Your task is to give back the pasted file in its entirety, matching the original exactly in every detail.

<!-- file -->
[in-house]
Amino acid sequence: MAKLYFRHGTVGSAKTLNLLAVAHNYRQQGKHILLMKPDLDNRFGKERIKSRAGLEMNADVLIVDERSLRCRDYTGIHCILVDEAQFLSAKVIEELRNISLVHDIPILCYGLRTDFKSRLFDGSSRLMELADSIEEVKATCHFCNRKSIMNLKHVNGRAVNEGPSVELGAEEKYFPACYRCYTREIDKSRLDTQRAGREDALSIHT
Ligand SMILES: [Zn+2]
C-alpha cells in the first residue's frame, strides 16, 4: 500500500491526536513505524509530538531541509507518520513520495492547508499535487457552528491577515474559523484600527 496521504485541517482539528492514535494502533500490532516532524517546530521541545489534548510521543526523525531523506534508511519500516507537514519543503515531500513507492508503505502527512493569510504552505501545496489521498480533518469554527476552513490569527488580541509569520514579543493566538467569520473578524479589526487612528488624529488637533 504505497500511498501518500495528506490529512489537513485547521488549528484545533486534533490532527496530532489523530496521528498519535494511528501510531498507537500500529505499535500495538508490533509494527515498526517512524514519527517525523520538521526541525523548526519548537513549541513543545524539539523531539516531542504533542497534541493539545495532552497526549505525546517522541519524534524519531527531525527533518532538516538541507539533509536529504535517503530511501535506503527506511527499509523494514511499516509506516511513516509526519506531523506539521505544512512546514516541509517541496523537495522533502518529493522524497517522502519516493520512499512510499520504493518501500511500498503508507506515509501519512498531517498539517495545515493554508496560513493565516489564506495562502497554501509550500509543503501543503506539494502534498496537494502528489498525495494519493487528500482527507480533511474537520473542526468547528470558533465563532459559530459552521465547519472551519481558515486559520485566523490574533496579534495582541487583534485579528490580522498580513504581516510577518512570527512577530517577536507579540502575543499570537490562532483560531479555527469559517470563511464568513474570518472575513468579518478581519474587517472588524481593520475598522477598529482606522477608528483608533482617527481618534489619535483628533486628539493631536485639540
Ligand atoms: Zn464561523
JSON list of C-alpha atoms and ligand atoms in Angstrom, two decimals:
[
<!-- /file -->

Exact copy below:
[in-house]
Amino acid sequence: MAKLYFRHGTVGSAKTLNLLAVAHNYRQQGKHILLMKPDLDNRFGKERIKSRAGLEMNADVLIVDERSLRCRDYTGIHCILVDEAQFLSAKVIEELRNISLVHDIPILCYGLRTDFKSRLFDGSSRLMELADSIEEVKATCHFCNRKSIMNLKHVNGRAVNEGPSVELGAEEKYFPACYRCYTREIDKSRLDTQRAGREDALSIHT
Ligand SMILES: [Zn+2]
C-alpha cells in the first residue's frame, strides 16, 4: 500500500491526536513505524509530538531541509507518520513520495492547508499535487457552528491577515474559523484600527 496521504485541517482539528492514535494502533500490532516532524517546530521541545489534548510521543526523525531523506534508511519500516507537514519543503515531500513507492508503505502527512493569510504552505501545496489521498480533518469554527476552513490569527488580541509569520514579543493566538467569520473578524479589526487612528488624529488637533 504505497500511498501518500495528506490529512489537513485547521488549528484545533486534533490532527496530532489523530496521528498519535494511528501510531498507537500500529505499535500495538508490533509494527515498526517512524514519527517525523520538521526541525523548526519548537513549541513543545524539539523531539516531542504533542497534541493539545495532552497526549505525546517522541519524534524519531527531525527533518532538516538541507539533509536529504535517503530511501535506503527506511527499509523494514511499516509506516511513516509526519506531523506539521505544512512546514516541509517541496523537495522533502518529493522524497517522502519516493520512499512510499520504493518501500511500498503508507506515509501519512498531517498539517495545515493554508496560513493565516489564506495562502497554501509550500509543503501543503506539494502534498496537494502528489498525495494519493487528500482527507480533511474537520473542526468547528470558533465563532459559530459552521465547519472551519481558515486559520485566523490574533496579534495582541487583534485579528490580522498580513504581516510577518512570527512577530517577536507579540502575543499570537490562532483560531479555527469559517470563511464568513474570518472575513468579518478581519474587517472588524481593520475598522477598529482606522477608528483608533482617527481618534489619535483628533486628539493631536485639540
Ligand atoms: Zn464561523
JSON list of C-alpha atoms and ligand atoms in Angstrom, two decimals:
[